As I was flicking through the TV guide this weekend, I came across a 2009 movie that I had never heard of and, after reading the description, thought I'd give it a go. "American Crime," a true story,was one of the most disturbing films I have ever seen. The focus of the movie was on extreme child abuse in America in the 1960s.
Without going into detail about the graphic depiction of child abuse portrayed, I can say that whatever you could possibly imagine with respect to this despicable crime was shown and then some. It made me sick to my stomach.
The little girl who was guilty only of being truthful, caring, and protective of the others in this household was mistreated beyond belief. To say that the mother who initiated and then perpetuated such horrific torture was weak-minded and perhaps treated badly as a child herself is simple not an excuse we should accept. She was the adult; she knew what she did and what she allowed the rest of her children to do was wrong. She relished the control she had over the victim as well as the control she brandished on the victimizers.
When this child finally succumbed to the inhumanization she was subjected to on a daily basis, the mother was brought to trial. She, of course, denied that she inflicted any pain of the girl, complained she was not in good health, and couldn't supervise her six children every minute of the day and night.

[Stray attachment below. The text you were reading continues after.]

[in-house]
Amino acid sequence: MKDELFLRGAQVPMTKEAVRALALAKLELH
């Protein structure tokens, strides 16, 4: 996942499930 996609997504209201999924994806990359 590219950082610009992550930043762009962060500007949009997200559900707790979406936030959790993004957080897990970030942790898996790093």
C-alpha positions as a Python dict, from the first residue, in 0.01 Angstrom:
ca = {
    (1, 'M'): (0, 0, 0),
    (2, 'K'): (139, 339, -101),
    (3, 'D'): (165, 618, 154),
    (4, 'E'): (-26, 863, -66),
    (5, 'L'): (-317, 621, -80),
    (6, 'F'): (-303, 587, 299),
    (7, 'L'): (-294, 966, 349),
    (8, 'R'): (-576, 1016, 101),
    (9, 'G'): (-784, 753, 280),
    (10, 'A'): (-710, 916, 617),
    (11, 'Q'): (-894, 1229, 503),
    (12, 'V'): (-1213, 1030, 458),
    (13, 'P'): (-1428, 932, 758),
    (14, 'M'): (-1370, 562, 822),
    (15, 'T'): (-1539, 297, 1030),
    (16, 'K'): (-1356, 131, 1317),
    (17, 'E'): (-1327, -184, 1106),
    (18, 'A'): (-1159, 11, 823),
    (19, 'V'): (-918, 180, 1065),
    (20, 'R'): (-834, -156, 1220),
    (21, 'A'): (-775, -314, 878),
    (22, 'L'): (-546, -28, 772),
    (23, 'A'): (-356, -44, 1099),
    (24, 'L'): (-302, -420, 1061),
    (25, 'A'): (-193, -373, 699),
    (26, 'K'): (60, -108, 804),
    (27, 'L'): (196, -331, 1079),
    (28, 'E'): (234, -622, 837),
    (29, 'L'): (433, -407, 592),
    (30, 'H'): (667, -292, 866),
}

She accepted no responsibility for the child's death.
I pray that such evil no longer exists in America. But, I know it does. My heart bleeds for the children who endure horrible torture day in and day out even in the year 2013. Many of them just don't have the courage to speak out; many of them have no one to tell.
As an educator for all of my professional career, one of my priorities was to be vigilant with respect to the physical, mental and emotional status of my students. If a child came to class, dirty, hungry, and/or bodily marred, I made it a point to investigate and report it. Later on as an administrator, I encouraged all of my staff to execute due vigilance as well. I know we did what we could; I also know we didn't do enough and that such abuse continued right under our very noses without detection.
Ultimately the mother was convicted of first degree murder and was sentenced to life in prison. However, after serving only 20 years, she was released in 1985. She died in 1990.
The people who commit such vile actions should be put away for life without the possibility of parole. Yes, child abuse is perpetrated throughout the world, but to still run rampant in America where we pride ourselves as a civilized nation who value our young, it is a crime! It was a crime in the 1960s; it's still a crime today.